Mohamed Ali, 19, of Hollis, N.Y., was taken into custody at his home and charged with one count of criminal infringement of a copyright. He was the operator of HQ-STREAMS.COM and HQ-STREAMS.NET. Both of those domain names were seized by HSI on Feb. 1, 2011, as part of an ongoing HSI investigation into websites that illegally streamed copyrighted sporting telecasts and pay-per-view events.
The investigation into Ali revealed he made more than $6,000 in profits from online merchants who paid subscription fees to view copyrighted material. Since the seizure, both sites have received more than 50,000 hits combined.
"Today's arrest sends a clear message to website operators who mistakenly believe it's worth the risk to take copyrighted programming and portray it as their own," said ICE Director John Morton. "Protecting legitimate business interests are a priority for HSI, the National Intellectual Property Rights Coordination Center and our law enforcement partners. We are dedicated to protecting the jobs, the income and the tax revenue that disappear when organized criminals traffic in stolen content for their own profit."
According to the criminal complaint and seizure affidavit unsealed today in Manhattan federal court, from approximately February 2010 to January 2011, Mohamed Ali used HQ-STREAMS.COM and HQ-STREAMS.NET to allegedly infringe on copyrighted material from the World Wrestling Entertainment (WWE), Ultimate Fighting Championship and (UFC) and boxing events for purposes of commercial advantage and private financial gain.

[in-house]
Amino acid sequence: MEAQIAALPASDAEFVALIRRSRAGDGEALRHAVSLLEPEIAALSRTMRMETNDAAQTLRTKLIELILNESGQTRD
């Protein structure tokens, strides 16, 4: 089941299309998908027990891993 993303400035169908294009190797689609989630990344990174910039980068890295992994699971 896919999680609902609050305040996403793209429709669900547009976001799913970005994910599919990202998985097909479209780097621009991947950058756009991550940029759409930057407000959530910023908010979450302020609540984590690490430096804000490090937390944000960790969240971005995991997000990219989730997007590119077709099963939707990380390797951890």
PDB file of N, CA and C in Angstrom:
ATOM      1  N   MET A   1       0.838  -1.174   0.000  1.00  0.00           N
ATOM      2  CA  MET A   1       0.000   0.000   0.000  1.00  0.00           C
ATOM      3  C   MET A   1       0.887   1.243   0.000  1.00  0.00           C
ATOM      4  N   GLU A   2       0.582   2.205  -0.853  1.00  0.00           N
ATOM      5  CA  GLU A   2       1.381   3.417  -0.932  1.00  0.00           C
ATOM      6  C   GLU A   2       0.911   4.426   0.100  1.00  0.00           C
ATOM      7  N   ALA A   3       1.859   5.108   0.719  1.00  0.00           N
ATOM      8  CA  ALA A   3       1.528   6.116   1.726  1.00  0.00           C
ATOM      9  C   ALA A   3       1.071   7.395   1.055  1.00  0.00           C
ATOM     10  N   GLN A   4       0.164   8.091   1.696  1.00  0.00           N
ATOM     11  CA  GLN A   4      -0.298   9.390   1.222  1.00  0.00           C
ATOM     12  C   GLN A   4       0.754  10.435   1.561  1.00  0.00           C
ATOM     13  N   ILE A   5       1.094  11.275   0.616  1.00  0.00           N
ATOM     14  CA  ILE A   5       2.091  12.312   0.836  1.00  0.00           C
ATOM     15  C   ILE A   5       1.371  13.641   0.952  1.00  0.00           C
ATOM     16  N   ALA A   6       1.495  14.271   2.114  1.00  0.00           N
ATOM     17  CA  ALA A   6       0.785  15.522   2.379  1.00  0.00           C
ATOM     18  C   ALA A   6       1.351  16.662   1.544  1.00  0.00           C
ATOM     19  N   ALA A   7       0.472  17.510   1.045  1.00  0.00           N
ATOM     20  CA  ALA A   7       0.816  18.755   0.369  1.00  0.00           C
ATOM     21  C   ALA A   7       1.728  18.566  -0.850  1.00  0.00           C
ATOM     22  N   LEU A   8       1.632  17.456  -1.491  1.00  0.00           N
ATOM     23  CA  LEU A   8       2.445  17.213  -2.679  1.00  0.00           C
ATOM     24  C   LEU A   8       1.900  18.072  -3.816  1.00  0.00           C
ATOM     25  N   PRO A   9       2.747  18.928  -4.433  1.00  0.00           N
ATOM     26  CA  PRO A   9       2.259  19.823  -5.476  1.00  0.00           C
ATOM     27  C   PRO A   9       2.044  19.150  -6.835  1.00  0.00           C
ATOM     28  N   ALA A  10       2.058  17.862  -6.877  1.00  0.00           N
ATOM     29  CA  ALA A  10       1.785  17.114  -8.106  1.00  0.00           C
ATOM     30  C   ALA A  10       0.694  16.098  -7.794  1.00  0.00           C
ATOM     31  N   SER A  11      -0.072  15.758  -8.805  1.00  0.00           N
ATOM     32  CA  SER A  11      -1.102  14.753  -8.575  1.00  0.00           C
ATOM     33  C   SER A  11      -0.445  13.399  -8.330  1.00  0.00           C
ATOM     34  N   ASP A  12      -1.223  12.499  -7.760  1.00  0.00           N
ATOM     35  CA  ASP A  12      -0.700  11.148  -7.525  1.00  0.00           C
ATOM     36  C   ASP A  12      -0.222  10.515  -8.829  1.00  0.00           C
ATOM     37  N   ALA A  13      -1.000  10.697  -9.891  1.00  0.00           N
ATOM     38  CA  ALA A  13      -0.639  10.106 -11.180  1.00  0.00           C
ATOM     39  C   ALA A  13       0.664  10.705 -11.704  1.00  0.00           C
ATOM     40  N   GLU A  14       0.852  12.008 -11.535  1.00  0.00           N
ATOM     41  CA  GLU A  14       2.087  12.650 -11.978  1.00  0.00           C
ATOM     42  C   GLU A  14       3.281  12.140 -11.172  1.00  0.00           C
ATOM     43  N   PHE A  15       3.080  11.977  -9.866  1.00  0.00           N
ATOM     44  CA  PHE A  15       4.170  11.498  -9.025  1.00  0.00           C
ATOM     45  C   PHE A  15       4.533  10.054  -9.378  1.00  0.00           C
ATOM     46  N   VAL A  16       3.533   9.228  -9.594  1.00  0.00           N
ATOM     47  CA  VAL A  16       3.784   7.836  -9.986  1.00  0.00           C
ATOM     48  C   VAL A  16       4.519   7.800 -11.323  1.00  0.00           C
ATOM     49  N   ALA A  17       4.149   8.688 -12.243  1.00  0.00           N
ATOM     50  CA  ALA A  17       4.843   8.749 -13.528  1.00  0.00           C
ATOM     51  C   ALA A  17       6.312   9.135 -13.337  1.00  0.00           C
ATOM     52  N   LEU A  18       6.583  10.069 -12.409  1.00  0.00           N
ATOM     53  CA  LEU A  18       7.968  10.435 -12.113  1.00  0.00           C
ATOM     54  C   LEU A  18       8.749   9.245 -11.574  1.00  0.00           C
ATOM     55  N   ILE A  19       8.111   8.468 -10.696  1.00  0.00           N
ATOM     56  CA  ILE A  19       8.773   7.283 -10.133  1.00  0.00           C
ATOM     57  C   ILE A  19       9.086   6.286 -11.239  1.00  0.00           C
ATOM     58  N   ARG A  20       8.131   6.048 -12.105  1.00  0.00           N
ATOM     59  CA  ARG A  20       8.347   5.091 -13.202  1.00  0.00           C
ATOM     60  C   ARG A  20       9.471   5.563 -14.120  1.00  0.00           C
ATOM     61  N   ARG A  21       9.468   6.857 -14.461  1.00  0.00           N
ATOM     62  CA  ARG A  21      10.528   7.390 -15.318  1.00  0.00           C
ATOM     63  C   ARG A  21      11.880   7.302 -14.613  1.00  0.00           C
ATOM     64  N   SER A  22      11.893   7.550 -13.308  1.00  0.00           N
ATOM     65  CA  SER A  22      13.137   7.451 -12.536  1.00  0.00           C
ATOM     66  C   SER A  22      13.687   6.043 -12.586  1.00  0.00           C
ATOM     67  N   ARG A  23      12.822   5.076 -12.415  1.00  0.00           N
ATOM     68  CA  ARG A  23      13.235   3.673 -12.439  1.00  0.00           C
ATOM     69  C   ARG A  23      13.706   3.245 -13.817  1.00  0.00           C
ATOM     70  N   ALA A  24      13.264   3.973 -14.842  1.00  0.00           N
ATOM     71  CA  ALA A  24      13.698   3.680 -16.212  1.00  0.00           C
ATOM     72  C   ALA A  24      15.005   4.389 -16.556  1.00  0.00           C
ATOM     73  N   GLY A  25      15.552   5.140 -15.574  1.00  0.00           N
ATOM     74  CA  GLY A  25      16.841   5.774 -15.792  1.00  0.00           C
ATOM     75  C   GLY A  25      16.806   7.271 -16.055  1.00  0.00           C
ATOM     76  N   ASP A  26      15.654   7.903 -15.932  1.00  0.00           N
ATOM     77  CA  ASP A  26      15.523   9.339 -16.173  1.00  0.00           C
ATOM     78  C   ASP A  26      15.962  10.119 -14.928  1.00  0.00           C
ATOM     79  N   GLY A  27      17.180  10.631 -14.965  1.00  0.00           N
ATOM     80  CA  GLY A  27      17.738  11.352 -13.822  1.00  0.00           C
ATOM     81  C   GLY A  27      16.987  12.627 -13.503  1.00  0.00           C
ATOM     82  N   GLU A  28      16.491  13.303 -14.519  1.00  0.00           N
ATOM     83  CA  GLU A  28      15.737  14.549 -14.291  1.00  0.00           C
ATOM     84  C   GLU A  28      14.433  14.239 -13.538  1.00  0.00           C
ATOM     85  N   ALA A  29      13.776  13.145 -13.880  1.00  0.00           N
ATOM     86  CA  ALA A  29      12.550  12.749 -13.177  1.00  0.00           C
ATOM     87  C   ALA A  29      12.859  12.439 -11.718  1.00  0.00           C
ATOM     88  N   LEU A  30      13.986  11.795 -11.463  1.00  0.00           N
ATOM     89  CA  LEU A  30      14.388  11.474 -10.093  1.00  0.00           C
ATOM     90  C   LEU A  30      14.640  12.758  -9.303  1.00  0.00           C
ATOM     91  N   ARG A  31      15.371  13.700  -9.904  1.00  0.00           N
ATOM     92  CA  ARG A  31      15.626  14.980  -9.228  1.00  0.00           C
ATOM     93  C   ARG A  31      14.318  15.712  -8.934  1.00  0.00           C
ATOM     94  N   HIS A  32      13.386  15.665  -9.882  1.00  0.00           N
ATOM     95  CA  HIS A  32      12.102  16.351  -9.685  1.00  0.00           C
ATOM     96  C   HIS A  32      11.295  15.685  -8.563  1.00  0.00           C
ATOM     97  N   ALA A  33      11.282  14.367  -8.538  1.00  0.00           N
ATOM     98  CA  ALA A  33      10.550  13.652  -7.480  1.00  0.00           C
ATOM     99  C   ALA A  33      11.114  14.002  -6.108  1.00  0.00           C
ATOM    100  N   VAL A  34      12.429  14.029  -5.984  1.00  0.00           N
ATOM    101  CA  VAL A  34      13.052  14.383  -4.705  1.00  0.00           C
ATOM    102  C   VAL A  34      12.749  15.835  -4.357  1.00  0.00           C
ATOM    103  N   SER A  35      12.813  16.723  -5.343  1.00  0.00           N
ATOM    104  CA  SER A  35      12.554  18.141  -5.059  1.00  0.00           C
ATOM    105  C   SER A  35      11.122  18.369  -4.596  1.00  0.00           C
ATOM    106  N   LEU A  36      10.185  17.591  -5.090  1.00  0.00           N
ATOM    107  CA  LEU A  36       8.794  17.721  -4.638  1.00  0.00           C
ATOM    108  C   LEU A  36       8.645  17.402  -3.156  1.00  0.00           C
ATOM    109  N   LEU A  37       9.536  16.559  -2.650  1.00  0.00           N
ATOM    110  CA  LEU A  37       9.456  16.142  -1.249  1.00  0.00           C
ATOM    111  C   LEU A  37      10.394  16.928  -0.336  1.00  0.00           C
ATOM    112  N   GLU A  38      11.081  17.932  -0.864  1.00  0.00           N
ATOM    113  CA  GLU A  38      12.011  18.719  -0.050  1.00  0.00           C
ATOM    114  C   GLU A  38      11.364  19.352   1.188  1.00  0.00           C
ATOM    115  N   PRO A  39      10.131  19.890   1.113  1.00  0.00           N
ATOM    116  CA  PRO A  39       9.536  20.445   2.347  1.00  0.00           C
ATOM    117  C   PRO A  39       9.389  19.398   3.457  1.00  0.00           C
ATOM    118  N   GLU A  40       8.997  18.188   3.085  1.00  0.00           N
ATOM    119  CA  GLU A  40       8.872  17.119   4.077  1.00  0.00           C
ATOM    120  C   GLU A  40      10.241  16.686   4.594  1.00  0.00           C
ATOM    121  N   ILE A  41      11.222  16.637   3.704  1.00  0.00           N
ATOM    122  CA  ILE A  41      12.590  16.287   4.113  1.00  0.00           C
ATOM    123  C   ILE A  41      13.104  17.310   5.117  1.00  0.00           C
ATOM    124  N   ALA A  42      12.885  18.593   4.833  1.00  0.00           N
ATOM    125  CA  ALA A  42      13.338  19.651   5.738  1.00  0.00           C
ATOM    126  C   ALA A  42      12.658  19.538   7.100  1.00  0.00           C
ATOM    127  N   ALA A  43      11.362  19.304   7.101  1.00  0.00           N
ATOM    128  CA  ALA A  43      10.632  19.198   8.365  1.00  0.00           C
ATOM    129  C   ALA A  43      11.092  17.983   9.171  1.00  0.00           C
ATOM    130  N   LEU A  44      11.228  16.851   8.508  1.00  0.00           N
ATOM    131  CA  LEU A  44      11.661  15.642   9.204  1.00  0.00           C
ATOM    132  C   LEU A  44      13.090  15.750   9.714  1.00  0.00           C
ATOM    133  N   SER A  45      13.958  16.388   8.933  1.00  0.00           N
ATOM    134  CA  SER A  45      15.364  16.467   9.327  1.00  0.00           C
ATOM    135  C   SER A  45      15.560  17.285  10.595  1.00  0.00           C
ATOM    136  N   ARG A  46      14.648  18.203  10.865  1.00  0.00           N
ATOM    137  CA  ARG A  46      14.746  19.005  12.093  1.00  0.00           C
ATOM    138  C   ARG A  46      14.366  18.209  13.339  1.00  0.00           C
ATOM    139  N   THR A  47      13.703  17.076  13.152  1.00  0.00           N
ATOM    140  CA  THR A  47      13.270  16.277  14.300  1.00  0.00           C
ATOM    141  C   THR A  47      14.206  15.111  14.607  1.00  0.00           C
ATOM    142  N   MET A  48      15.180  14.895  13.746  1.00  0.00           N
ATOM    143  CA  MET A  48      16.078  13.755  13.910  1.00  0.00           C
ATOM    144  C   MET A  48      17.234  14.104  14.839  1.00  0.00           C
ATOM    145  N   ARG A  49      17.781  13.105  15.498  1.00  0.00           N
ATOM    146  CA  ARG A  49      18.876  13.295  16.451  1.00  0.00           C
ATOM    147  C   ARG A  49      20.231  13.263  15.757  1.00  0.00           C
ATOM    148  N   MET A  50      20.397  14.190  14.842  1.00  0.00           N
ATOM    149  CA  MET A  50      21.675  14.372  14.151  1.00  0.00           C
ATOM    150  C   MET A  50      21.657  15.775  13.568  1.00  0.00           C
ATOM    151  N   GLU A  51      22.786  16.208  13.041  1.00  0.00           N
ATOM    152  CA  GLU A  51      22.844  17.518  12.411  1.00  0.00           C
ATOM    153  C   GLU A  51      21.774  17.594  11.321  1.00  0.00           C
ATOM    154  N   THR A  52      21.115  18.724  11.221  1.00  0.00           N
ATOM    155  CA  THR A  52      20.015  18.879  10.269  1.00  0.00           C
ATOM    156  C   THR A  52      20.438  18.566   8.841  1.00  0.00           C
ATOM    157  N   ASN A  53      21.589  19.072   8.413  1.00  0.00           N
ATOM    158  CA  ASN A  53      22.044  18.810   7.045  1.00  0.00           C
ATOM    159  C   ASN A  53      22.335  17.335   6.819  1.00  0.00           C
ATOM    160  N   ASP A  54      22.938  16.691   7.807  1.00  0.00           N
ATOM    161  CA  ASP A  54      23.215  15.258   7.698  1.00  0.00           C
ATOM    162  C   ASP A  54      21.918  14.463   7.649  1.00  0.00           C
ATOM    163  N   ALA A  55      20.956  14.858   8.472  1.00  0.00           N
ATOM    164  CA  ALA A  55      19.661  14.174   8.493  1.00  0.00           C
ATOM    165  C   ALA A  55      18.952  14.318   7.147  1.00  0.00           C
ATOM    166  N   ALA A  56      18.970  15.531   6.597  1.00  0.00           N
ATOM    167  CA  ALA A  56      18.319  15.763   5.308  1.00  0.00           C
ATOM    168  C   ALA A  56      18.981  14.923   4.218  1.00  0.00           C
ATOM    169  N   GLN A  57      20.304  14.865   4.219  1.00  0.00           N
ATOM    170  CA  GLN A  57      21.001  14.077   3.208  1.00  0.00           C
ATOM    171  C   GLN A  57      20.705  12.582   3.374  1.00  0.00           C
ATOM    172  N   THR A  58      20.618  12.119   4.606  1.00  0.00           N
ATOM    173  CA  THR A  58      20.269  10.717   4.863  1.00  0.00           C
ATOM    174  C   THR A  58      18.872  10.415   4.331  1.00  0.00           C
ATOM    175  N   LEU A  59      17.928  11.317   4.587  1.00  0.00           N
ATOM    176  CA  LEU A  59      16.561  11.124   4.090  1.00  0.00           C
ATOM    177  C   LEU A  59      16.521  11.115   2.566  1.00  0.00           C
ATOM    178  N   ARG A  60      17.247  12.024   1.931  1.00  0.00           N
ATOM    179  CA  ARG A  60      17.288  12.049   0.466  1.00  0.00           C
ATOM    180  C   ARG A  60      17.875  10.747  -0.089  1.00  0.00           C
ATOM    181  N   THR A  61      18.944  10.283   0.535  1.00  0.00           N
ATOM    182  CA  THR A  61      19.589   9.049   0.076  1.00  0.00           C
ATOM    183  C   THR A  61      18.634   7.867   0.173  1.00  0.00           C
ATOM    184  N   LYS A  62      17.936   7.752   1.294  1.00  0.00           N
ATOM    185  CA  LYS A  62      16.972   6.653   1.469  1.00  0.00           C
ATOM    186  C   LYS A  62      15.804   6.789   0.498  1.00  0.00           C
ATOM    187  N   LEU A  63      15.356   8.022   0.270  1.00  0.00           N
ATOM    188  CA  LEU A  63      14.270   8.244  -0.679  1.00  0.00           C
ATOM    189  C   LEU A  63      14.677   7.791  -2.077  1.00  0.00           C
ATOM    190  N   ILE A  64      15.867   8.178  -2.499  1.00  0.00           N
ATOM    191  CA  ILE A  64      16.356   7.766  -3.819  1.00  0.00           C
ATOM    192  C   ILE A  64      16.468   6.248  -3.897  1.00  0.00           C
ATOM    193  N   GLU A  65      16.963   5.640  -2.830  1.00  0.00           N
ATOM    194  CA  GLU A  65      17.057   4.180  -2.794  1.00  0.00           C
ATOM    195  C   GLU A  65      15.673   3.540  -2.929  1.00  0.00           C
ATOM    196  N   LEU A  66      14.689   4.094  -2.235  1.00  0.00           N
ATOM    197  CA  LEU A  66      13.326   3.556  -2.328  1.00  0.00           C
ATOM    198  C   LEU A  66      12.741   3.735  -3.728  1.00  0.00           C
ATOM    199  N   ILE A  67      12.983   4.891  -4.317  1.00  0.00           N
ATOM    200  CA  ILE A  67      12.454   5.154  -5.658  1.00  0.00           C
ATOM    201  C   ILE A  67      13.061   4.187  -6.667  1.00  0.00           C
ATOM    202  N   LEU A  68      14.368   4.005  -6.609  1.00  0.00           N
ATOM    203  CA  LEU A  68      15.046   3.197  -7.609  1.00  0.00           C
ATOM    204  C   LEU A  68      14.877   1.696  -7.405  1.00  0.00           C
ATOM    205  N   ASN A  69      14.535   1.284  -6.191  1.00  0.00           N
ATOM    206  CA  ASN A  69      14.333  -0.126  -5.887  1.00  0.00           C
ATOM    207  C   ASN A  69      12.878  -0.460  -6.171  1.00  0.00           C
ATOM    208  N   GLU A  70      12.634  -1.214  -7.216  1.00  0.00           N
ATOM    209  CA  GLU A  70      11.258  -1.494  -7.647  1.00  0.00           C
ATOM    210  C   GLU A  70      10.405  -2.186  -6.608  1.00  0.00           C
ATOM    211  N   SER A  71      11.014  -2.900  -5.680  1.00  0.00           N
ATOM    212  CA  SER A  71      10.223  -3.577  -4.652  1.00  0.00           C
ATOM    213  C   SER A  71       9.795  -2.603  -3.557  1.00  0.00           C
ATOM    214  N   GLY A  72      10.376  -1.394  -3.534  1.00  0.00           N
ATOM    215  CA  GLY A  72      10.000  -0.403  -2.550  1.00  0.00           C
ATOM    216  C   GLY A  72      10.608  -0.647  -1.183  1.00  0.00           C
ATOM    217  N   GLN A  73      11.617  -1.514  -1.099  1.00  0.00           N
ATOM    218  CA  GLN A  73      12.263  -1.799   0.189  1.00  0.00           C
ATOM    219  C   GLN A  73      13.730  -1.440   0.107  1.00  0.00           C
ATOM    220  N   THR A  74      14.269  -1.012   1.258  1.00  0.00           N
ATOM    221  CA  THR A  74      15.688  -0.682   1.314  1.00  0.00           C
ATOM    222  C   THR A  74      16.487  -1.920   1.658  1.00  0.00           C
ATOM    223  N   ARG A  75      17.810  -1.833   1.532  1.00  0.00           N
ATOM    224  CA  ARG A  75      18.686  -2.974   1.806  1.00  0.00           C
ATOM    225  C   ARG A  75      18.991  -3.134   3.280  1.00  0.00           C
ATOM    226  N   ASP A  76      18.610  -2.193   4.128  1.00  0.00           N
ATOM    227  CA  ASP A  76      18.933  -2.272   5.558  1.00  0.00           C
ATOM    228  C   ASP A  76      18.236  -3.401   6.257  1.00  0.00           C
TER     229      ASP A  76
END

Visitors to HQ-STREAMS.COM and HQ-STREAMS.NET paid a subscription fee of $6, $12 and up to $25 to click on one of a number of links to begin the process of downloading or streaming illegal broadcasts of sporting events to their computers. During the investigation leading to the Feb. 1, 2011, seizures, HSI agents downloaded portions of live and taped copyrighted telecasts of these events from HQ-STREAMS.COM and HQ-STREAMS.NET.
Ali registered the HQ-STREAMS.COM and HQ-STREAMS.NET domain names in February 2010 and operated the websites until the time of their seizure out of his home in Hollis.
The National Intellectual Property Rights Coordination Center (IPR Center) is one of the U.S. government's key weapons in the fight against criminal counterfeiting and piracy. As a task force, the IPR Center uses the expertise of its 19 member agencies to share information, develop initiatives, coordinate enforcement actions, and conduct investigations related to IP theft. Through this strategic interagency partnership, the IPR Center protects the public's health and safety, the U.S. economy and the war fighters.
To report IP theft or to learn more about the IPR Center, visit www.IPRCenter.gov.
This case is being handled by the Complex Frauds Unit of the U.S. Attorney's Office for the Southern District of New York. Assistant U.S. Attorney Christopher D. Frey is in charge of the prosecution.
The charge contained in the complaint is merely an accusation, and the defendant is presumed innocent unless and until proven guilty.